Joseph E. Boling keeps a large, white safe—large enough to double as a sarcophagus—in his basement, a 40-minute drive south of Seattle if the traffic is light. He tells the movers, who are packing his things to move to Indianapolis, that it weighs 4,000 pounds when empty. Currently, the safe is full of rare coins, medals, bills, and bonds. Boling is a numismatist, a student of money, author of two books on the subject and editor of four. He began his avocation in numismatics during his army career: A Vietnam veteran, Boling was involuntarily discharged during the military drawdown after the first Gulf War, just two years away from his 30-year retirement benefits. He is, in his words, "a rock-ribbed Republican" but "cannot support" President Bush. Boling is a graying man who wears glasses and button-up shirts and has a slight paunch. He speaks deliberately, with a slight drawl, and answers the phone: "Hello, Boling." According to his calculations, he sleeps an average of five hours and 14 minutes per night. He keeps impeccable records.


Those records also document the growth of a theater addict. Boling became interested in theater during his last army tour, in Heidelberg, Germany, where he worked with an amateur American theater company and "got the monkey on my back." He moved to Seattle in 1993, after his army discharge. In 1994, Boling saw 22 plays. In 1996, he saw 29. Then, in 1998, the number grew to 135. "I discovered Capitol Hill," he said. "I had been going to the opera, ACT. I went to the TPS [Theatre Puget Sound] conference in the fall of 1998 and found all these little companies. I realized I could go to theater seven days a week."

But why? Why would he—why would anyone—want to sit in a theater seven nights a week? "I have the collector's personality, obsessive-compulsive," he said. "I've never been diagnosed. But I'm a pack rat." He gestured around his basement, neat but cramped: his library of books on Japan, theater, and numismatics; shelves of DVDs and laserdiscs; filing cabinets, one of them devoted to theater programs and clippings of reviews of productions he's seen; and the enormous white safe. "I don't just collect coins and bills; I collect theatrical experiences."

In 2002, Boling attended 427 theatrical productions, 8.2 per week. He routinely sees four shows on Saturdays. "You can do five, actually," he said, counting on his fingers. "A touring children's show at noon, a two o'clock matinee, a show at the Children's Theater at 5:30, a regular production at eight, then a late-night show." He writes reviews about almost everything he sees, posting them on the TPS website.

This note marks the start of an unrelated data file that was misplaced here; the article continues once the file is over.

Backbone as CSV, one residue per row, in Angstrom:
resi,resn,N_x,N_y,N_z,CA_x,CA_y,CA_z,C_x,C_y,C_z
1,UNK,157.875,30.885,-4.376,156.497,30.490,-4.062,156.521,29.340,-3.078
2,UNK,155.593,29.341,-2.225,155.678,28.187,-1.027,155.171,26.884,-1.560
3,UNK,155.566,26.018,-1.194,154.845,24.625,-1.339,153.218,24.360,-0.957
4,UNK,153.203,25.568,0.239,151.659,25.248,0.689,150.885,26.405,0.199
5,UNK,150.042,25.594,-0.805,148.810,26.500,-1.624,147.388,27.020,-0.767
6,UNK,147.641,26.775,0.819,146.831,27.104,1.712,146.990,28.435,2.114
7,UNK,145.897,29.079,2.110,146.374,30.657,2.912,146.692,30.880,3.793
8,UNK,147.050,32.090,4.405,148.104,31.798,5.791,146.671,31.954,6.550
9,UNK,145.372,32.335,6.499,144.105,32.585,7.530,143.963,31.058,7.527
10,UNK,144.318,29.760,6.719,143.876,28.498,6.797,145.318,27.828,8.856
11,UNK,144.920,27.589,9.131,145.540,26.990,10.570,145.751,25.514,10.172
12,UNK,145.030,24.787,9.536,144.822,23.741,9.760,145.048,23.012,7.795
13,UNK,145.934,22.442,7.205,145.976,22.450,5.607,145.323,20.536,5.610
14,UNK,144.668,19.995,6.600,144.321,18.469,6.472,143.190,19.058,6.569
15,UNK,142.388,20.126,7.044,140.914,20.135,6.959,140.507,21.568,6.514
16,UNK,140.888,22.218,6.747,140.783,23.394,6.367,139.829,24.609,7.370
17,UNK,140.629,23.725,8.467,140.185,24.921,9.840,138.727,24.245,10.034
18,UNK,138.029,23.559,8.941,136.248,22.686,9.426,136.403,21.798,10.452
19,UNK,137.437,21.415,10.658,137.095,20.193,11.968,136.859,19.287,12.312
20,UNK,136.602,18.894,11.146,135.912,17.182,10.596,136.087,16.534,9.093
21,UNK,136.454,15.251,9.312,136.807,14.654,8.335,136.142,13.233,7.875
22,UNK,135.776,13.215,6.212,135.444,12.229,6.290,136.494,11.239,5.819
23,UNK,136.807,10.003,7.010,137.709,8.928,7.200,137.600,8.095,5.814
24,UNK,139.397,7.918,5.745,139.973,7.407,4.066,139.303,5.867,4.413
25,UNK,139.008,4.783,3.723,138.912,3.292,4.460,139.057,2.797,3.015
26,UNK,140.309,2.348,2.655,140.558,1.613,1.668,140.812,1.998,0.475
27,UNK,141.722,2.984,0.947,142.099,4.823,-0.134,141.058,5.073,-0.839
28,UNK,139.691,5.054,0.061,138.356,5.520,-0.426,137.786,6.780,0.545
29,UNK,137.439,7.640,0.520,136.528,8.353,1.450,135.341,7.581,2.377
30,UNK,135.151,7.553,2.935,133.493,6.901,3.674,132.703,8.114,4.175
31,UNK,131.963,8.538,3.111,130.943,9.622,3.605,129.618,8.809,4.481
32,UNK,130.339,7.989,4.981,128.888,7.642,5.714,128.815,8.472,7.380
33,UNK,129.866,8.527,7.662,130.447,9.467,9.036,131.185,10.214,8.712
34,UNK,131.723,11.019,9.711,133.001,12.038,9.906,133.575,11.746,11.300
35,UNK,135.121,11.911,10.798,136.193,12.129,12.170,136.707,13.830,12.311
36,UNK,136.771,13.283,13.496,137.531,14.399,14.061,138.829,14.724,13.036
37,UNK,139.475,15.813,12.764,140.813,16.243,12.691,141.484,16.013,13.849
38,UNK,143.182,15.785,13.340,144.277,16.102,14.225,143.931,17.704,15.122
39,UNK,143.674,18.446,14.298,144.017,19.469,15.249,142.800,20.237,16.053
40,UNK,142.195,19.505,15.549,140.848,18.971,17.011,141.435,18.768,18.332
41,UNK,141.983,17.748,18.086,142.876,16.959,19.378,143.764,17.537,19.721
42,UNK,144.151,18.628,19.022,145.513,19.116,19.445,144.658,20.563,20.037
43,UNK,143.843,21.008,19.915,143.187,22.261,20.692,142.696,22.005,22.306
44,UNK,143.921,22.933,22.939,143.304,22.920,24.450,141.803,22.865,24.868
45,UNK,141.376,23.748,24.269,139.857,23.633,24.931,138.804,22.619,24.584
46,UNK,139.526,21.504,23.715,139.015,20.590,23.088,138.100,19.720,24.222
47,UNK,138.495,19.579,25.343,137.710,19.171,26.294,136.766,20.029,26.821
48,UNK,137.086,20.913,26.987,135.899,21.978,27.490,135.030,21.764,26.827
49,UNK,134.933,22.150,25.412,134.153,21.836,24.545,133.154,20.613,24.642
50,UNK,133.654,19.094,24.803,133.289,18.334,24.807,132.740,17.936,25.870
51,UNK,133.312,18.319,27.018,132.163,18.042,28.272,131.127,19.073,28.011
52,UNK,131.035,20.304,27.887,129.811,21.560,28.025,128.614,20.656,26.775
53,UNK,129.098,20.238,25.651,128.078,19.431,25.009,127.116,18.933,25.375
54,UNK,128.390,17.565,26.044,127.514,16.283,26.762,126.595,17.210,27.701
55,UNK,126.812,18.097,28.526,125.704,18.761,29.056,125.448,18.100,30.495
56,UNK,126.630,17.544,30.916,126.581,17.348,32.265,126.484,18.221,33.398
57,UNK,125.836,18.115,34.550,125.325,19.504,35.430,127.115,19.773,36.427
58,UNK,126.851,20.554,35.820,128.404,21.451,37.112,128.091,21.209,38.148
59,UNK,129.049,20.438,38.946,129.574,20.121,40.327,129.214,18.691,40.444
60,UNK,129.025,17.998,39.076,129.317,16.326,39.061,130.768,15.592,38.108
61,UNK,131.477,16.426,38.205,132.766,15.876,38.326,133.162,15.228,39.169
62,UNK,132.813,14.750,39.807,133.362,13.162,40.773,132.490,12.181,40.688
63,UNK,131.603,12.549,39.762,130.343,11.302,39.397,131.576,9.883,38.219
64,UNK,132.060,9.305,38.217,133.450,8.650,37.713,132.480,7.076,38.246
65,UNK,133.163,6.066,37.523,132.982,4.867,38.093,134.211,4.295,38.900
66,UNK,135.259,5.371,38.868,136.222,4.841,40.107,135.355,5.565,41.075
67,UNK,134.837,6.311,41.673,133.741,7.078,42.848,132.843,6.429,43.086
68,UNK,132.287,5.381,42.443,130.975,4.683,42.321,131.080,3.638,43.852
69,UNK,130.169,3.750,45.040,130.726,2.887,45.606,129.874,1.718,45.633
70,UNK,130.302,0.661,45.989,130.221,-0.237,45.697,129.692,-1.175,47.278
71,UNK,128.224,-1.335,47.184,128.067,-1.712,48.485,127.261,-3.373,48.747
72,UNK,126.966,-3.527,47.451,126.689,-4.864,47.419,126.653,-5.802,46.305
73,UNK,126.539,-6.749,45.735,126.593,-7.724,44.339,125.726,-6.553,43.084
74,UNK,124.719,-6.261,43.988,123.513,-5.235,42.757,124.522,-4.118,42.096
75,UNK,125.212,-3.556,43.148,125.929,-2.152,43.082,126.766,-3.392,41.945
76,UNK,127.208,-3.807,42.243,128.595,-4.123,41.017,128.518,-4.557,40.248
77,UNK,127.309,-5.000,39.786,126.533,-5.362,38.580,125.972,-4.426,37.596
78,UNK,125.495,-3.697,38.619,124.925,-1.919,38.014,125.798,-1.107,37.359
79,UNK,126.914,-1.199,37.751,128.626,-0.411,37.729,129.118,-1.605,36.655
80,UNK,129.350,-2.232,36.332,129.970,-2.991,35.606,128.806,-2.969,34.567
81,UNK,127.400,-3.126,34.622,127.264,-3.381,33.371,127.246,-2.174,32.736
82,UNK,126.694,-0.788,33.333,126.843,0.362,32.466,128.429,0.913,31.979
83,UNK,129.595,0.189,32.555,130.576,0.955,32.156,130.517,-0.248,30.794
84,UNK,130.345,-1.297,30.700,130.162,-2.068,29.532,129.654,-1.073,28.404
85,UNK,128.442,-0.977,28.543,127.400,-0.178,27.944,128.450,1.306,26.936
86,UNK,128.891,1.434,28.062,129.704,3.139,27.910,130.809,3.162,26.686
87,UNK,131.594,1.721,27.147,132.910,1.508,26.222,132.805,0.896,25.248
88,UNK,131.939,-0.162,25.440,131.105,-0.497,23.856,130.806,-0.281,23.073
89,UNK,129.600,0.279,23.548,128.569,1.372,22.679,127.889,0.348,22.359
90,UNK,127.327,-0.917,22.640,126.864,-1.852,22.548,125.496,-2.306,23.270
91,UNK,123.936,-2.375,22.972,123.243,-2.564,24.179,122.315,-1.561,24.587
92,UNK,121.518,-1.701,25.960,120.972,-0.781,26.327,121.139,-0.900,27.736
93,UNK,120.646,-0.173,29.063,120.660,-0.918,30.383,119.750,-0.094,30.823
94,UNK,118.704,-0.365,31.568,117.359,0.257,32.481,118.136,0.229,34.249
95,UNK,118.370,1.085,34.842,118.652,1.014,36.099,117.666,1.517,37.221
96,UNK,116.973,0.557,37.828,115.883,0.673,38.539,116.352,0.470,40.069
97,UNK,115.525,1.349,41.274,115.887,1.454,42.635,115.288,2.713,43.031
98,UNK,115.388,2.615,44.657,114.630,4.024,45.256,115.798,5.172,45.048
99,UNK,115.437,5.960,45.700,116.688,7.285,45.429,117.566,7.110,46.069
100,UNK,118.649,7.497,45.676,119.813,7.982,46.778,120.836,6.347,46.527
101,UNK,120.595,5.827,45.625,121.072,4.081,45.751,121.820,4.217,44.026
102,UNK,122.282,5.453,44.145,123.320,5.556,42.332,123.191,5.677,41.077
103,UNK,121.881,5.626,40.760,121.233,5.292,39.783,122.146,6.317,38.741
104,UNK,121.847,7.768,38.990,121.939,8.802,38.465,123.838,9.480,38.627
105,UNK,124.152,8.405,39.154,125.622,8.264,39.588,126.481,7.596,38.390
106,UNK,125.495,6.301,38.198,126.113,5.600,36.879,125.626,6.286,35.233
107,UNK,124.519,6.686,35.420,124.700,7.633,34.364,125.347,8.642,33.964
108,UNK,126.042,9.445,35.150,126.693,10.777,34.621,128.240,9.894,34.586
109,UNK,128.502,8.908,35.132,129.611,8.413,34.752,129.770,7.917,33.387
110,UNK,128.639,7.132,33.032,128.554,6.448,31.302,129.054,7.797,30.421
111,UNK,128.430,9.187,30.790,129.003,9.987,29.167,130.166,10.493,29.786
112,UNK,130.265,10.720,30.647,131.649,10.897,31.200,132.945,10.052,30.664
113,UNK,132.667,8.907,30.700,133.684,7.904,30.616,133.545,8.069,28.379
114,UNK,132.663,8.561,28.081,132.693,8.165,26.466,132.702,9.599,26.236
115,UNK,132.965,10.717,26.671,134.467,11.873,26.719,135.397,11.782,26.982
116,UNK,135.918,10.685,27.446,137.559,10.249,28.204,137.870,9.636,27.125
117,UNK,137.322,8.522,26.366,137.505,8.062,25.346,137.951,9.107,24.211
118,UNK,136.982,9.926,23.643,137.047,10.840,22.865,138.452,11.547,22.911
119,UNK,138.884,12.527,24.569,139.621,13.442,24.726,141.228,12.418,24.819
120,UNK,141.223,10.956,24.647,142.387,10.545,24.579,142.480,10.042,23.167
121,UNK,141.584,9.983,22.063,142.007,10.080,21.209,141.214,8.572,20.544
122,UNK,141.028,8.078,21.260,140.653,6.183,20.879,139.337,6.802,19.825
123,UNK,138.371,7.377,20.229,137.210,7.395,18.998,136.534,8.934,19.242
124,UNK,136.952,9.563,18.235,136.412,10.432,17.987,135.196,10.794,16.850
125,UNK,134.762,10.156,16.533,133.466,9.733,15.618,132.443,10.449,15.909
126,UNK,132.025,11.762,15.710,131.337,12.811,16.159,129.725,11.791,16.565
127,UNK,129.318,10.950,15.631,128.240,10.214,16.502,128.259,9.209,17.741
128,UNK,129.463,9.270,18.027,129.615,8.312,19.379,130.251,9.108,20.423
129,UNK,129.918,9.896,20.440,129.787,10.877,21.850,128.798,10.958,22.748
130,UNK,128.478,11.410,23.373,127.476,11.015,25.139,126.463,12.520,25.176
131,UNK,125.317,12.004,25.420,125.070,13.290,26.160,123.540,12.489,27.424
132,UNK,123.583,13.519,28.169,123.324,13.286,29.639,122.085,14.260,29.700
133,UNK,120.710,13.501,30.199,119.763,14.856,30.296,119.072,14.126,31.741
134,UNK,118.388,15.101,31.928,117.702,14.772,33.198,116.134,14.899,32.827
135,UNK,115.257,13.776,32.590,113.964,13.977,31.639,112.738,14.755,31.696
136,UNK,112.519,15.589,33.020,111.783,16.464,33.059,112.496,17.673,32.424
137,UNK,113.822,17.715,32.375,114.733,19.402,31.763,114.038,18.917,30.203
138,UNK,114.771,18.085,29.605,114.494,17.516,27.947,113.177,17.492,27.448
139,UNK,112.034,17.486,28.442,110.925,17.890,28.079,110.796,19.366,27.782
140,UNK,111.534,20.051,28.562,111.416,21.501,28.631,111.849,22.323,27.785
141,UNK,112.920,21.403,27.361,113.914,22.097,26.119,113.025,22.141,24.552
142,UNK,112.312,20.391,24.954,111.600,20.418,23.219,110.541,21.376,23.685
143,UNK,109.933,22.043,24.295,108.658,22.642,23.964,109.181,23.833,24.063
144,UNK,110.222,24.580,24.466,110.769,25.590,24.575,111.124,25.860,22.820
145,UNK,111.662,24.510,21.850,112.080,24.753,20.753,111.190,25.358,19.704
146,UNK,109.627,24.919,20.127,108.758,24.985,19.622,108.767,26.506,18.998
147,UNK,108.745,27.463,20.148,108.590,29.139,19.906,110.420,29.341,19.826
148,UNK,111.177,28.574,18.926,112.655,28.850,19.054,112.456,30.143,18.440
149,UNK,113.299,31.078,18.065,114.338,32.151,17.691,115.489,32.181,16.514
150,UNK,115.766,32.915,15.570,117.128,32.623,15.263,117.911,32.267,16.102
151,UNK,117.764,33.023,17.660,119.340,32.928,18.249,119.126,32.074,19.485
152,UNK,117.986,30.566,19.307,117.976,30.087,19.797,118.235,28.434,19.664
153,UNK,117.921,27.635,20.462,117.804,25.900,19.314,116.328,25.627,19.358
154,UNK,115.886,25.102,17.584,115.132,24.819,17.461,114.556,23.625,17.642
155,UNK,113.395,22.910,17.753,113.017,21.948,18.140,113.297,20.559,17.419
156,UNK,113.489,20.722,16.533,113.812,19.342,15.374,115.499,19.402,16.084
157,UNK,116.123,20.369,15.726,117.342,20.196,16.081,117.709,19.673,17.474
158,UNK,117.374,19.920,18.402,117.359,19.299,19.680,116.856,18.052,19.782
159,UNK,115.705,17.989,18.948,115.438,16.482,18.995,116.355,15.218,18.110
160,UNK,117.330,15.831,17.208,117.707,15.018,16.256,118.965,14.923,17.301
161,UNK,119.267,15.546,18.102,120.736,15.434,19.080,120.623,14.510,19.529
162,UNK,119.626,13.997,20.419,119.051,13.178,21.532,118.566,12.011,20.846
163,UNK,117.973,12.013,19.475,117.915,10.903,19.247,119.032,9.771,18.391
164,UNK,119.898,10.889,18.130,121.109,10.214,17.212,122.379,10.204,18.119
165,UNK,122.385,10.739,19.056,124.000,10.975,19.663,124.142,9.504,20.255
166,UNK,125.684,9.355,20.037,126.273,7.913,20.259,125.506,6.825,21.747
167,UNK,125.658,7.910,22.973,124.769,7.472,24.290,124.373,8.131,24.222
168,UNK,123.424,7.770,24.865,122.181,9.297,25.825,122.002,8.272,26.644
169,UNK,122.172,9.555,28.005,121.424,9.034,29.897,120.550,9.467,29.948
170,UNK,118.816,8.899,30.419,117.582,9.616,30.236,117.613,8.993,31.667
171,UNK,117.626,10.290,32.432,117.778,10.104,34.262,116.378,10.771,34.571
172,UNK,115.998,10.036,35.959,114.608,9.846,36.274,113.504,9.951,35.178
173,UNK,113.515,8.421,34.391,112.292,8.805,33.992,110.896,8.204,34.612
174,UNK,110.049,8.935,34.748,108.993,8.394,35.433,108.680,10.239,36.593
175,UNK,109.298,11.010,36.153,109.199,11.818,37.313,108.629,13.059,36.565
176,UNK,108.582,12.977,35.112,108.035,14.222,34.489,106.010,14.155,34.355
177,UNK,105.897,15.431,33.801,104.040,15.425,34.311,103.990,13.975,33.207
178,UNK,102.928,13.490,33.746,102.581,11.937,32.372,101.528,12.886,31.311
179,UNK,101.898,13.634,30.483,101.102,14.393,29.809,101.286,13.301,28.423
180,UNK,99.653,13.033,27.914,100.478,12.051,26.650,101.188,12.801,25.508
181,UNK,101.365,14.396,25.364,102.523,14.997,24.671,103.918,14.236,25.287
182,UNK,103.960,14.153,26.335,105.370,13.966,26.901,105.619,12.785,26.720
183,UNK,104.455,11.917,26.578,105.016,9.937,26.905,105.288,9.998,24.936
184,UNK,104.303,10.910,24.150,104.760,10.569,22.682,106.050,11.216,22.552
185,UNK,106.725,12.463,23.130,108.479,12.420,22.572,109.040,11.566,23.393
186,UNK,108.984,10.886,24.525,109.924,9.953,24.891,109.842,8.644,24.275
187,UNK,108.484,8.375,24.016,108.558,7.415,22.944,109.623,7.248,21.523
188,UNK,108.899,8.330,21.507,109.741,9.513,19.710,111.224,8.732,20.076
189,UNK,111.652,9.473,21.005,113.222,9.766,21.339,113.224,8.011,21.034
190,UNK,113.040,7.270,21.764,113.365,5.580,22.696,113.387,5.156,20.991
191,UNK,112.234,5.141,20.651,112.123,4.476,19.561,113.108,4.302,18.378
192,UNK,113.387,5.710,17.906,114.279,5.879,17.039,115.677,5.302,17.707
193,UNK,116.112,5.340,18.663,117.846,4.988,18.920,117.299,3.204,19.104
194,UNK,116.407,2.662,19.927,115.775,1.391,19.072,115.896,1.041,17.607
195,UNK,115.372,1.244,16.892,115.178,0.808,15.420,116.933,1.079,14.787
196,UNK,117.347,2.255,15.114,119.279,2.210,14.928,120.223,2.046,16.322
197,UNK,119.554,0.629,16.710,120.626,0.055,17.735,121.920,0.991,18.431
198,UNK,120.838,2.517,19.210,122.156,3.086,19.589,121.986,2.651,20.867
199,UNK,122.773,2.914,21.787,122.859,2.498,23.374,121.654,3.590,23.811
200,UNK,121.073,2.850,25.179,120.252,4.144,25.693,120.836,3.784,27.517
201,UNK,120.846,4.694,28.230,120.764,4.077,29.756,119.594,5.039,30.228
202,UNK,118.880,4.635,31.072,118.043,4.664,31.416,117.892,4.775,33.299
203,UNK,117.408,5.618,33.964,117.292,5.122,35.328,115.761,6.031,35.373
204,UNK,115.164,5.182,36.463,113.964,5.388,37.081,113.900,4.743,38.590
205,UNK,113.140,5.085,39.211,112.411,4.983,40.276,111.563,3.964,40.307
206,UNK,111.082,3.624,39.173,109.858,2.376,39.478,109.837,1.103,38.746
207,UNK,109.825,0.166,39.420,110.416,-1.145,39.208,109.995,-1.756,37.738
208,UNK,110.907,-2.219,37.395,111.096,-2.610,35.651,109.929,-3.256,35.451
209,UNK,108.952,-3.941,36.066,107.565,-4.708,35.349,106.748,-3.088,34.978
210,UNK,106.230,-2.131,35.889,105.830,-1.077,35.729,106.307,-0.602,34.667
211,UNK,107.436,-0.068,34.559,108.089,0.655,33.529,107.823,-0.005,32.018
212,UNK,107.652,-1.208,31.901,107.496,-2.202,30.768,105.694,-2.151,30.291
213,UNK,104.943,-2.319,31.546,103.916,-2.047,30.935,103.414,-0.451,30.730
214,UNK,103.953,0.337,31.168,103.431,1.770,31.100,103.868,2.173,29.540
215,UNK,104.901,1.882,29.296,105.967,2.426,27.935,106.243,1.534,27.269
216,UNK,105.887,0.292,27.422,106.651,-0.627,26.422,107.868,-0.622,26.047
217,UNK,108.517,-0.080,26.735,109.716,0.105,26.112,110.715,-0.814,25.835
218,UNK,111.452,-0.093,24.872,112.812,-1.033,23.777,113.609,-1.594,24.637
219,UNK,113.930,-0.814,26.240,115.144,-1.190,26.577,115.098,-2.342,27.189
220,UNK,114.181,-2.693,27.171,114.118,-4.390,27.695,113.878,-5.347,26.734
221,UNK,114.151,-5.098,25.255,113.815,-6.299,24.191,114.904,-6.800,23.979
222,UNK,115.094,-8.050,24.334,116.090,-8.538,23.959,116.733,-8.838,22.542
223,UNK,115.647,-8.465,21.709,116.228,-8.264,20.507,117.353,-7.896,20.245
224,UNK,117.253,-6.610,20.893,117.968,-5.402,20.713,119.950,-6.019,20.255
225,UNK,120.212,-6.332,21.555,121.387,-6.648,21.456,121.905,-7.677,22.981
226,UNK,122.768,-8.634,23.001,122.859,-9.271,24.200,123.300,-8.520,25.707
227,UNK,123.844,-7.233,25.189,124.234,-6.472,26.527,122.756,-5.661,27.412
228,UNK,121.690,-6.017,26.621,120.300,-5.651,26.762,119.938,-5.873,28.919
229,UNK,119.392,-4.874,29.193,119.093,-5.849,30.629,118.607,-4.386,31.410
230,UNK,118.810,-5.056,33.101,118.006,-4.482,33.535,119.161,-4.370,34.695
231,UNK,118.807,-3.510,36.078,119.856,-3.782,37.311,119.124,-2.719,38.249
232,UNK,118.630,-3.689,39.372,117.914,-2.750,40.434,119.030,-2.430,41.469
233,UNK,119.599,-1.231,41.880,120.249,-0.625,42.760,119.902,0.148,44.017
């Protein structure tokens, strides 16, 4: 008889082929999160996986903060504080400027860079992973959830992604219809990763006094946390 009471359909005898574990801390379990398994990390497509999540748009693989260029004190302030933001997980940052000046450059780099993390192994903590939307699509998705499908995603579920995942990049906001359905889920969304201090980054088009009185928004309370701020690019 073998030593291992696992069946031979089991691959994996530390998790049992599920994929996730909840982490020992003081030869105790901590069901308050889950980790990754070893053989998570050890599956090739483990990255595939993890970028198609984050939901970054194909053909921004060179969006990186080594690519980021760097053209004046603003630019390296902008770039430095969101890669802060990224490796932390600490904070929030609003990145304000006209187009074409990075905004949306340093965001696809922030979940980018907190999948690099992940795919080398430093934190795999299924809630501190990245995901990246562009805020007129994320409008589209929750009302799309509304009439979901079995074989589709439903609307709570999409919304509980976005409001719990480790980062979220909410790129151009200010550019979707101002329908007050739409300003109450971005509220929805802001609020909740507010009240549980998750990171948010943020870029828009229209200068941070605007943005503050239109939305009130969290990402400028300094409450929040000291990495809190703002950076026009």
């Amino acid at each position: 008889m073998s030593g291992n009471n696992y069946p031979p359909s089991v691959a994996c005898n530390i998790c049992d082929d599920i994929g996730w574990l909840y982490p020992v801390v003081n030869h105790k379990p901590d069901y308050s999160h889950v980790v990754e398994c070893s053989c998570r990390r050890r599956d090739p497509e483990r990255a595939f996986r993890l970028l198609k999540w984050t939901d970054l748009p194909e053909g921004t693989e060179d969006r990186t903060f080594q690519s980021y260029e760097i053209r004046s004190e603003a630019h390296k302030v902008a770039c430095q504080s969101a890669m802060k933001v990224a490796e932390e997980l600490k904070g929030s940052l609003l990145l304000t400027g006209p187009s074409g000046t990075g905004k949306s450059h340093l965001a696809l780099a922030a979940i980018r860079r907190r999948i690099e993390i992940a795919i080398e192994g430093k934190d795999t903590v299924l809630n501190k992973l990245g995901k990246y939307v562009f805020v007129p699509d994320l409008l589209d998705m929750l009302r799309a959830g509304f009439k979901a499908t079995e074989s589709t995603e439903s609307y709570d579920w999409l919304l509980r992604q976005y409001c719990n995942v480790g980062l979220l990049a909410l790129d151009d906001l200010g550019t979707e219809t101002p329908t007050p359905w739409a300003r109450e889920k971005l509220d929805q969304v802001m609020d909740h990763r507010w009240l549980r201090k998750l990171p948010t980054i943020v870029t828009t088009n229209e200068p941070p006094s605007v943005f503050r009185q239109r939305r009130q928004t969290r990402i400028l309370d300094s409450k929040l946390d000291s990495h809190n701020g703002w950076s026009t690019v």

Boling calls his theater writing "commentary," not criticism. "I don't know the history of scripts and directors. I'm trained as a metallurgist"—he graduated from MIT in 1964—"and a computer weenie." His first post was in November 1998, about a Beckett production. "It was the first time I'd seen Beckett," he said. "And I left really pissed off, muttering about audience abuse." The play needled him for days, until he posted something on the TPS site. His review includes the line: "Inexplicable starts and stops... left me feeling that the playwright must be mentally ill." In January of 1999, he wrote his second review, of Steel Magnolias. "They handed out tissues in the program—and they were needed! It was a really good performance. I put that up and thought, 'Well, shit. I'm seeing so many shows a year, I should start posting about what I've seen.'" An obsession was born.

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Boling buys all his own tickets—nearly $9,000 a year, according the tax records he pulled up on his computer—and donates large sums to theaters and other nonprofits. His habit has, in part, caused him to "run up tremendous debt on plastic. I just need to be more disciplined about not giving money away." Boling resolved part of his debt by selling large portions of his numismatics collection, including 3,500 pieces of Japanese bonds and shares, on auction in Hong Kong.

After a farewell party on September 3, Boling will head east. His wife—to whom he was married for 20 years, then divorced for 20 years, and has recently remarried—lives in Ohio and bought a house for them in Indianapolis, close to their children. He is already feeling theater withdrawal. "My wife has season tickets to the Toledo Rep," he said, smiling. "But she doesn't have the obsession that I do."

Washington Ensemble Theatre presents amber, a sensory installation set in the disco era
In this 30-minute multimedia experience, lights & sounds guide groups as they explore a series of immersive spaces.